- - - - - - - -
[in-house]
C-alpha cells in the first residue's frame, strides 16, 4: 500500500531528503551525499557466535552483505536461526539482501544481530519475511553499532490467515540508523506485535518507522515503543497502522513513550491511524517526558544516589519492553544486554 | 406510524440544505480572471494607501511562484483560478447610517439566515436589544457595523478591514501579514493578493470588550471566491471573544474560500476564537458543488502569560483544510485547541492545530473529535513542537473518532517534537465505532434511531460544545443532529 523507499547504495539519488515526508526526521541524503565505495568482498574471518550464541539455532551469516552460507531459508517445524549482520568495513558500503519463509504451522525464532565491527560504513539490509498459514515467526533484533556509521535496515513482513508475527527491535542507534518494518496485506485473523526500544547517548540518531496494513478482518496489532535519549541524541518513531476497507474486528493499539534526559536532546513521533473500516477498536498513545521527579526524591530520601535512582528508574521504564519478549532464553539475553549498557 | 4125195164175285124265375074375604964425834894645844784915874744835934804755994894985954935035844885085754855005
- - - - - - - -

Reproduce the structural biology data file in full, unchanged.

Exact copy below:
[in-house]
C-alpha cells in the first residue's frame, strides 16, 4: 500500500531528503551525499557466535552483505536461526539482501544481530519475511553499532490467515540508523506485535518507522515503543497502522513513550491511524517526558544516589519492553544486554 | 406510524440544505480572471494607501511562484483560478447610517439566515436589544457595523478591514501579514493578493470588550471566491471573544474560500476564537458543488502569560483544510485547541492545530473529535513542537473518532517534537465505532434511531460544545443532529 523507499547504495539519488515526508526526521541524503565505495568482498574471518550464541539455532551469516552460507531459508517445524549482520568495513558500503519463509504451522525464532565491527560504513539490509498459514515467526533484533556509521535496515513482513508475527527491535542507534518494518496485506485473523526500544547517548540518531496494513478482518496489532535519549541524541518513531476497507474486528493499539534526559536532546513521533473500516477498536498513545521527579526524591530520601535512582528508574521504564519478549532464553539475553549498557 | 4125195164175285124265375074375604964425834894645844784915874744835934804755994894985954935035844885085754855005